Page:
Last September, we set out on an RV road trip. One of our stops was in White River, Ontario. When we arrived at our camping area, we learned we had just missed the Winnie the Pooh Hometown Festival.
Winnie the Pooh Hometown Festival
The town of White River is recognized by many as the birthplace of the black bear that inspired author A.A. Milne to write the children’s books about Winnie the Pooh.
Every year on the third weekend in August, residents and visitors wander the streets, wearing their PJs and carrying their favourite Winnie the Pooh stuffed toys. This year, the Winnie the Pooh Hometown Festival runs from August 19 -21, 2022.
White River is the Birthplace of Winnie the Pooh
One hundred years ago, White River was where all trains going east or west stopped. White River was a logging and mining camp, and fur trappers worked the woods.
On August 24, 1914, dozens of townspeople would have greeted the troop train at the White River Railway Station as it made its first stop since Port Arthur, now known as Thunder Bay. Hundreds of Canadian soldiers from Winnipeg were on their way to support England in the war.
On that day, two men met beside the rails: Lt. Harry Colebourn, a Military Veterinarian officer, and a fur trapper with a sickly black bear cub for sale.
Lt. Colebourn realized he was the only man with the skills to help the bear cub survive.
After a heated meeting between the trapper and soldiers, Lt. Colebourn purchased the bear with a $20 bill, money he could not spend in Europe.
This meeting pushed White River, Lt. Colebourn, and the bear into literary history.
They Named the Bear Winnie
Back on the train, the soldiers named the bear Winnie after their hometown. During the next few weeks, the bear responded well to the care given by Lt. Colebourn and the other soldiers.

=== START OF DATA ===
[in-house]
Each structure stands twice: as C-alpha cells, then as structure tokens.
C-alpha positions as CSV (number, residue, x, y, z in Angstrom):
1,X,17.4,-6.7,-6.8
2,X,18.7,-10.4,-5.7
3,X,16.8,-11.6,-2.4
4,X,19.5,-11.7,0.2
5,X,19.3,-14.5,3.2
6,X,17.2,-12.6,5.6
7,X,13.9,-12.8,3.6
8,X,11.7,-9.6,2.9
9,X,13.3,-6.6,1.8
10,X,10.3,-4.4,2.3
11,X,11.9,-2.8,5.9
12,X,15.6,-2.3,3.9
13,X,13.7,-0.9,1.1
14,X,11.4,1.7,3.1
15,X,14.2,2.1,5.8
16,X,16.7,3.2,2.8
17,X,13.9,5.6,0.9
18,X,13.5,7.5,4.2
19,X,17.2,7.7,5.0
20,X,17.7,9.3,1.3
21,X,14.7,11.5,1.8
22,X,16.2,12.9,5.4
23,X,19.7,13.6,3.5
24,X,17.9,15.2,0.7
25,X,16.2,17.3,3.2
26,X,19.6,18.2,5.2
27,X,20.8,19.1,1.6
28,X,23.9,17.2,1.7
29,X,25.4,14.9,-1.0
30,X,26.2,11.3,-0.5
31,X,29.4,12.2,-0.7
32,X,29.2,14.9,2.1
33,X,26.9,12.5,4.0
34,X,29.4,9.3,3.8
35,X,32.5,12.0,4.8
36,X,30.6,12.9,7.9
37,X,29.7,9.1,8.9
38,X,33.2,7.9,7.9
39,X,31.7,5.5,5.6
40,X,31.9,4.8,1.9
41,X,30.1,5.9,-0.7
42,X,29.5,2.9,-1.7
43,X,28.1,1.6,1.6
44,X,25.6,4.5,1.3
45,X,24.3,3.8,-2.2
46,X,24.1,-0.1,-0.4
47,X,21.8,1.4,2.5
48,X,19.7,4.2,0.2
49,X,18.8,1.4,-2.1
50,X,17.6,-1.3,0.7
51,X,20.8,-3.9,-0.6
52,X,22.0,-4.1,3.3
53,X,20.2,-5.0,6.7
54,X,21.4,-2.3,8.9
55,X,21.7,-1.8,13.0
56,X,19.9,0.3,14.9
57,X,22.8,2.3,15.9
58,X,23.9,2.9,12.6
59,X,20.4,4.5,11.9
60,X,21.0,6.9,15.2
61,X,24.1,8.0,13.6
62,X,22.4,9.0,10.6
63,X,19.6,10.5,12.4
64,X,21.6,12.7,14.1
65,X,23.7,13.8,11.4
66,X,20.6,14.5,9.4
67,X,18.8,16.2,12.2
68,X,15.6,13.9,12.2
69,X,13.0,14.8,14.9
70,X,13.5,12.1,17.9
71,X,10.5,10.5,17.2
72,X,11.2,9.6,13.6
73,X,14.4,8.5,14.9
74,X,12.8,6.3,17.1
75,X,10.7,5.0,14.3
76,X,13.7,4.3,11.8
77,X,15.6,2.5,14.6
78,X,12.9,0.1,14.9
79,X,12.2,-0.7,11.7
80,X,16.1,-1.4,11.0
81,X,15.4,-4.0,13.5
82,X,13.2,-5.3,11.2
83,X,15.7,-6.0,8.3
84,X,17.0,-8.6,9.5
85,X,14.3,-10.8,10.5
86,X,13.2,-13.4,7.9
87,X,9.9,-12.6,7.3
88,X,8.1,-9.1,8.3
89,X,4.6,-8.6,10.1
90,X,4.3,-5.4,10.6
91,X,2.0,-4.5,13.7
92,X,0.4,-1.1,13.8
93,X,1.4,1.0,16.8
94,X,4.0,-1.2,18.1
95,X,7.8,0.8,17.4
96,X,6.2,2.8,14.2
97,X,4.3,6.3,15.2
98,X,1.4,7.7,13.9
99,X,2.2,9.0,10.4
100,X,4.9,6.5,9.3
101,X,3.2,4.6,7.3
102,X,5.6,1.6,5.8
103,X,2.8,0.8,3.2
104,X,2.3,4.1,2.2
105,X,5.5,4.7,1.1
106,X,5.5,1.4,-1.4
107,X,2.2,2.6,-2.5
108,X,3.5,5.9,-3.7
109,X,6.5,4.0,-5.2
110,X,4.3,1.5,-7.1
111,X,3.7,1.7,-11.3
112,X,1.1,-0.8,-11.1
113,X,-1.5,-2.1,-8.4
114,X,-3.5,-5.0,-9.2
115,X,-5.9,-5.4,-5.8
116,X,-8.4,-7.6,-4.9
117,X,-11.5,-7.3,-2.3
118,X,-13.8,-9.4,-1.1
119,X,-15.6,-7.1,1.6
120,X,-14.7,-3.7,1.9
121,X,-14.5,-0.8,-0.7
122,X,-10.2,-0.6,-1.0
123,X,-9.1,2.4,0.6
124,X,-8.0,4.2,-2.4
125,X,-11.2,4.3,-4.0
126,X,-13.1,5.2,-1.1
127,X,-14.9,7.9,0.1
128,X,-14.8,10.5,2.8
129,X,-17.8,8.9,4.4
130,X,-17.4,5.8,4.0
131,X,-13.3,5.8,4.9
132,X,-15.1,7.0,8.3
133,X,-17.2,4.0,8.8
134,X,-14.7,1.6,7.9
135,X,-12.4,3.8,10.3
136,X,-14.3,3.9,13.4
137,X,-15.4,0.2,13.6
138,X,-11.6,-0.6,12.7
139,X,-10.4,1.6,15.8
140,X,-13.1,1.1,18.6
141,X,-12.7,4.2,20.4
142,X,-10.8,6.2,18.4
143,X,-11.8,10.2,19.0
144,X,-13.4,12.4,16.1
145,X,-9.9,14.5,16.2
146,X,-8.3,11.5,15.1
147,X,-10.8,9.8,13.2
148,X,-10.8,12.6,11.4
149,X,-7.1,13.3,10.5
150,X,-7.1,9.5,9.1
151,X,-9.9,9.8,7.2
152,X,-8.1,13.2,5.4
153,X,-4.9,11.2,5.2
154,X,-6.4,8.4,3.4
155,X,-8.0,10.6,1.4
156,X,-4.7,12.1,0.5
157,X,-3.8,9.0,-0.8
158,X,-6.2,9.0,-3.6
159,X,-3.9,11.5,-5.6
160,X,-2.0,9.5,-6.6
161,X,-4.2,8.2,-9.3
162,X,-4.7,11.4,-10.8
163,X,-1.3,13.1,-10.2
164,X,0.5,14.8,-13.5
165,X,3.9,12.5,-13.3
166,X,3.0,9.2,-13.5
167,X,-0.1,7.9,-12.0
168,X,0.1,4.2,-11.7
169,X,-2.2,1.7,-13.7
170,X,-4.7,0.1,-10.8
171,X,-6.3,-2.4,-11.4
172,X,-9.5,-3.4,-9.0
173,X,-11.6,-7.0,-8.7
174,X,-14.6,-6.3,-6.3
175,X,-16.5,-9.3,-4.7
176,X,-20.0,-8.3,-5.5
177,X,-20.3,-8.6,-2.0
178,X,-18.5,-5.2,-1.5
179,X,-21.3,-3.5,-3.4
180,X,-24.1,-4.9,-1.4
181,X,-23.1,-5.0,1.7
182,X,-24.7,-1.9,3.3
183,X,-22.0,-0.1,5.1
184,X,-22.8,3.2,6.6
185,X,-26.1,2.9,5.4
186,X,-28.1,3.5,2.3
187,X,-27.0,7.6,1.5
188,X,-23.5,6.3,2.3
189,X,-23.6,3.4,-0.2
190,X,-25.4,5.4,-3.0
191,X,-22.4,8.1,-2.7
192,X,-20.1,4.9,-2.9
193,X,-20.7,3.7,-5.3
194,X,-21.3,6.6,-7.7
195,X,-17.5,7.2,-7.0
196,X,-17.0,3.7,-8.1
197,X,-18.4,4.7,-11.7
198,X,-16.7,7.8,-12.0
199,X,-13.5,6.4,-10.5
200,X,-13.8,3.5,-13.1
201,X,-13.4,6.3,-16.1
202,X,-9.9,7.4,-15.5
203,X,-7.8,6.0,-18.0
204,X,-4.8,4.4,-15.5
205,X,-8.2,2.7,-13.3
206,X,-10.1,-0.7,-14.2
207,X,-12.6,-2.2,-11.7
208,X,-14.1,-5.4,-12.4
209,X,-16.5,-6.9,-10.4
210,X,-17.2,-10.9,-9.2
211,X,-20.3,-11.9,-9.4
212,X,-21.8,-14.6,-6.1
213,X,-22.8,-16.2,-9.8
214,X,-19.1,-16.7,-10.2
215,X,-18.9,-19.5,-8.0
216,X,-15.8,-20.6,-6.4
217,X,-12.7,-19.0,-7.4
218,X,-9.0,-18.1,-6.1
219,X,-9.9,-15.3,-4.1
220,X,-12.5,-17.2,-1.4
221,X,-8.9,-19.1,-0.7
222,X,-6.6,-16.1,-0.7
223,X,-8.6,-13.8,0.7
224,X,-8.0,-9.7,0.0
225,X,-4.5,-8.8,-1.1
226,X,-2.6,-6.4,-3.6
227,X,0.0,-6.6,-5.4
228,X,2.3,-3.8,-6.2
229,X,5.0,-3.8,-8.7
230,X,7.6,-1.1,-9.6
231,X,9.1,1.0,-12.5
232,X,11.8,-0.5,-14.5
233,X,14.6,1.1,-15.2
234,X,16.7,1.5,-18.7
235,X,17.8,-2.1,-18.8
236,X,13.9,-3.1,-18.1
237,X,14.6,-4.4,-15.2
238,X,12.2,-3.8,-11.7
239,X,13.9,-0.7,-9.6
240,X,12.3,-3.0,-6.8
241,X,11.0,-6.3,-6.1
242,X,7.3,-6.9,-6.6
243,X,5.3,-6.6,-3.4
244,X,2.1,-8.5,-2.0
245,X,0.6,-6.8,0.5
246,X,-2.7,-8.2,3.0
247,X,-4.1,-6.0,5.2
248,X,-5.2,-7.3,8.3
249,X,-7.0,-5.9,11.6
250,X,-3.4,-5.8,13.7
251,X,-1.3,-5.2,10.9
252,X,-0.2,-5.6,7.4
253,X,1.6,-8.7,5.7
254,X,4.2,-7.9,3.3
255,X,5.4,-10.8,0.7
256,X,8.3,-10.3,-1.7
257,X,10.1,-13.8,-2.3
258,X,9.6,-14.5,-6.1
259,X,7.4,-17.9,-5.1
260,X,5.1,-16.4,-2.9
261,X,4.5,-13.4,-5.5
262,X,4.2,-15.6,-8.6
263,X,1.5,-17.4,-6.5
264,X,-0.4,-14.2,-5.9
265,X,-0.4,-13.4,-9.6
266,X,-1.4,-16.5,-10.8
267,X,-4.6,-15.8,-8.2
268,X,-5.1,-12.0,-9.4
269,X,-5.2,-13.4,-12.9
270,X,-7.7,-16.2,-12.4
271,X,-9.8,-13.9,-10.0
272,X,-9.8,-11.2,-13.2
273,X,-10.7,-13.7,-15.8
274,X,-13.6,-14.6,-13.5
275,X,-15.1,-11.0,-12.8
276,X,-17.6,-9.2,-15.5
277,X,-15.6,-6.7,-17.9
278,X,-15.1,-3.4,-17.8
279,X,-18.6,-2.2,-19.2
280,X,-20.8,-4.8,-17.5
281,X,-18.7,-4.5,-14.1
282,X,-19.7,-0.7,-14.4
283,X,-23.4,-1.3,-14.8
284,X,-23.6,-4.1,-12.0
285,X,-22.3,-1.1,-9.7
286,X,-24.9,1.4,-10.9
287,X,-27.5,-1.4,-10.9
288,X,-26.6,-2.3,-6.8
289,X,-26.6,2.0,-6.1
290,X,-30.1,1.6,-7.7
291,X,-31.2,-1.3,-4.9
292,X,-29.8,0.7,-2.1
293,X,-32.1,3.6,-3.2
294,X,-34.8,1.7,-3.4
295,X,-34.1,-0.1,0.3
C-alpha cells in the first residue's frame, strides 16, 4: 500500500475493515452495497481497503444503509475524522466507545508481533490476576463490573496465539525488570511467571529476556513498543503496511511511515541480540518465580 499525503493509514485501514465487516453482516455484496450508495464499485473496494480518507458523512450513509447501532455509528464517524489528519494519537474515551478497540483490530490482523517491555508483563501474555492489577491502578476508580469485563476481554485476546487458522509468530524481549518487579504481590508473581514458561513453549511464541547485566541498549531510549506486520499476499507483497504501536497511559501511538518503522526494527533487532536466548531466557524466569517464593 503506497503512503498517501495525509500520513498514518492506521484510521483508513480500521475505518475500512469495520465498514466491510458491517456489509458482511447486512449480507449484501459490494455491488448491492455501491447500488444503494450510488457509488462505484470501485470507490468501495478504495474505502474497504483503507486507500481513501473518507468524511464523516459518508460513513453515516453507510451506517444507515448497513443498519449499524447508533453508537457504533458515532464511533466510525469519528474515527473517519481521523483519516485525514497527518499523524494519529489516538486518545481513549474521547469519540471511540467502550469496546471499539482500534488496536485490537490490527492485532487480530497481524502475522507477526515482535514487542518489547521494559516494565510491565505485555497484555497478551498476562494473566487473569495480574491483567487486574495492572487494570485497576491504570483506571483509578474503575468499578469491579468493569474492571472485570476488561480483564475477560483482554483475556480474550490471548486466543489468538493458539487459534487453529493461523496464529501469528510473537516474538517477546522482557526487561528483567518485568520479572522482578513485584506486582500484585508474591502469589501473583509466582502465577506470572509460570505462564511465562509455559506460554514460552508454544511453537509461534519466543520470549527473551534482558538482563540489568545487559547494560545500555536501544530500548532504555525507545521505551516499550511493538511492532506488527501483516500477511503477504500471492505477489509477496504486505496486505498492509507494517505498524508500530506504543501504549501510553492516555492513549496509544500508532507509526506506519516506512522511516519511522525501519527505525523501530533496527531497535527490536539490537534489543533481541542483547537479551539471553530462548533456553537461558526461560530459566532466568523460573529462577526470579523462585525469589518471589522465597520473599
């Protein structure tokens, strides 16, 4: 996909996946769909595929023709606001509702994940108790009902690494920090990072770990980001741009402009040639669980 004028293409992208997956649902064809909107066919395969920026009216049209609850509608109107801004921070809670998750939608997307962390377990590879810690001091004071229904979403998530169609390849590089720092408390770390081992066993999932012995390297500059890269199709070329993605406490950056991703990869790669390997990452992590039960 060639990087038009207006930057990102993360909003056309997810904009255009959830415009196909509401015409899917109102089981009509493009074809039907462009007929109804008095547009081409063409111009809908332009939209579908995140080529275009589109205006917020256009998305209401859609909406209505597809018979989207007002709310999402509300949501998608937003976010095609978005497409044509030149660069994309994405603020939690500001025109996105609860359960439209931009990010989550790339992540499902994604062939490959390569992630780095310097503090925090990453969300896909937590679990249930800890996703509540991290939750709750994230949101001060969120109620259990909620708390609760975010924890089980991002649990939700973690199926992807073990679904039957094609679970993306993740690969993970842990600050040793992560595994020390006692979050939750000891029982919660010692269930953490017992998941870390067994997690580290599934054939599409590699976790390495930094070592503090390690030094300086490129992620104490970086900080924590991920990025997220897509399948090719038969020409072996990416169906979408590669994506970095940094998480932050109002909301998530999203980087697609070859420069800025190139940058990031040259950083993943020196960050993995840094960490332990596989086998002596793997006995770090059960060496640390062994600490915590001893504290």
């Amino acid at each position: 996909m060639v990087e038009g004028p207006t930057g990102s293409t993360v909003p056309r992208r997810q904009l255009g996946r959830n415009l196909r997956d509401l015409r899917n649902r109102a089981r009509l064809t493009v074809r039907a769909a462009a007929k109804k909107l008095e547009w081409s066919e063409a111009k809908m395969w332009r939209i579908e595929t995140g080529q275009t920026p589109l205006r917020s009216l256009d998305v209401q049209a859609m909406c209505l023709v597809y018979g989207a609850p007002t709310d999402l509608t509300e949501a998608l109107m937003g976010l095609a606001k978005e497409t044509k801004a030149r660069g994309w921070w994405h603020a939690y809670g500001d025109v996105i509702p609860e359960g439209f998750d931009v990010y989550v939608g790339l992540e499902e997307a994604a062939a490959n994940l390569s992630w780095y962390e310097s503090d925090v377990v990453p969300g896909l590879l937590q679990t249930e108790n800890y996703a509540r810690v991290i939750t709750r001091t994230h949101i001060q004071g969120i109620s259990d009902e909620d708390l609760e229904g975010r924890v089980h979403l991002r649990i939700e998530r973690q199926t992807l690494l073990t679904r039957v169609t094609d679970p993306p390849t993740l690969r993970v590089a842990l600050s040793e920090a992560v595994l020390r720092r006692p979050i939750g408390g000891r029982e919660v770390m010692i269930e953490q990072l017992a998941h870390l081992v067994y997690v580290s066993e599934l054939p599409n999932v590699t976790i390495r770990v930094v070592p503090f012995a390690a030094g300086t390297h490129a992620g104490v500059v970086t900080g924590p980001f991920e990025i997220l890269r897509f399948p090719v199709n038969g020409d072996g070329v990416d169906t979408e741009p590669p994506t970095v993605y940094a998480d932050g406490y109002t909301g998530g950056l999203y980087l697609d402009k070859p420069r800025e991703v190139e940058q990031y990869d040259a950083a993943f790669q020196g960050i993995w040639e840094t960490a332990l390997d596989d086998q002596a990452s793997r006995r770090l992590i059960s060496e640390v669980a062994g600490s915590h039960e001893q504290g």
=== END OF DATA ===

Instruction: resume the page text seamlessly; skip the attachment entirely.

When they reached their basecamp, Winnie was a regular on the parade ground. A popular reminder of the troop’s Canadian homes, Winnie became the unofficial Brigade mascot.
Winnie Goes to the London Zoo
For the duration of the war, Winnie stayed at the London Zoo. The gentle black bear cub had grown up around people and was instantly popular with zoo visitors.
When the war ended, Winnie was a fully grown 140kg bear who still allowed zoo visitors close contact. On his return from the war, Lt. Colebourn saw how much she enjoyed interacting with people and realized Winnie should remain at the Zoo.
A.A. Milne and His Son Visit London Zoo
In the early 1920s, one of the Zoo’s regular visitors was playwright A.A. Milne with his son Christopher Robbin. Christopher was so excited about meeting Winnie that he named his stuffed toy bear after her.
Winnie The Pooh Books Are a Success
In 1926, Christopher’s father, in conjunction with illustrator E.H Shepperd, published his first children’s book with a character he called Winnie the Pooh. A.A. Milne dedicated the book to his son Christopher Robbin.
For nearly 100 years, children worldwide have been growing up with and enjoying the adventures of Winnie the Pooh in books and movies.
We Stumbled Across a True Fairytale
We had driven to White River as part of our late summer RV road trip. The plan was to enjoy northern Ontario, wait for the trees to turn, and then drive slowly south in our RV as we watched the Fall colours.
But in White River, we found a heartwarming true fairytale. This region of Ontario is called Algoma County, the enchanted land of the Group of Seven, loons, moose, beaver, and a bear named Winnie.
Where to Camp in White River
White River’s Winnie the Pooh Park has several dry camping sites with water and a dump station available. Make sure you call the information centre for confirmation in June, July, and August.
With several transient sites, Wawa RV Park and Campground is another place to stay.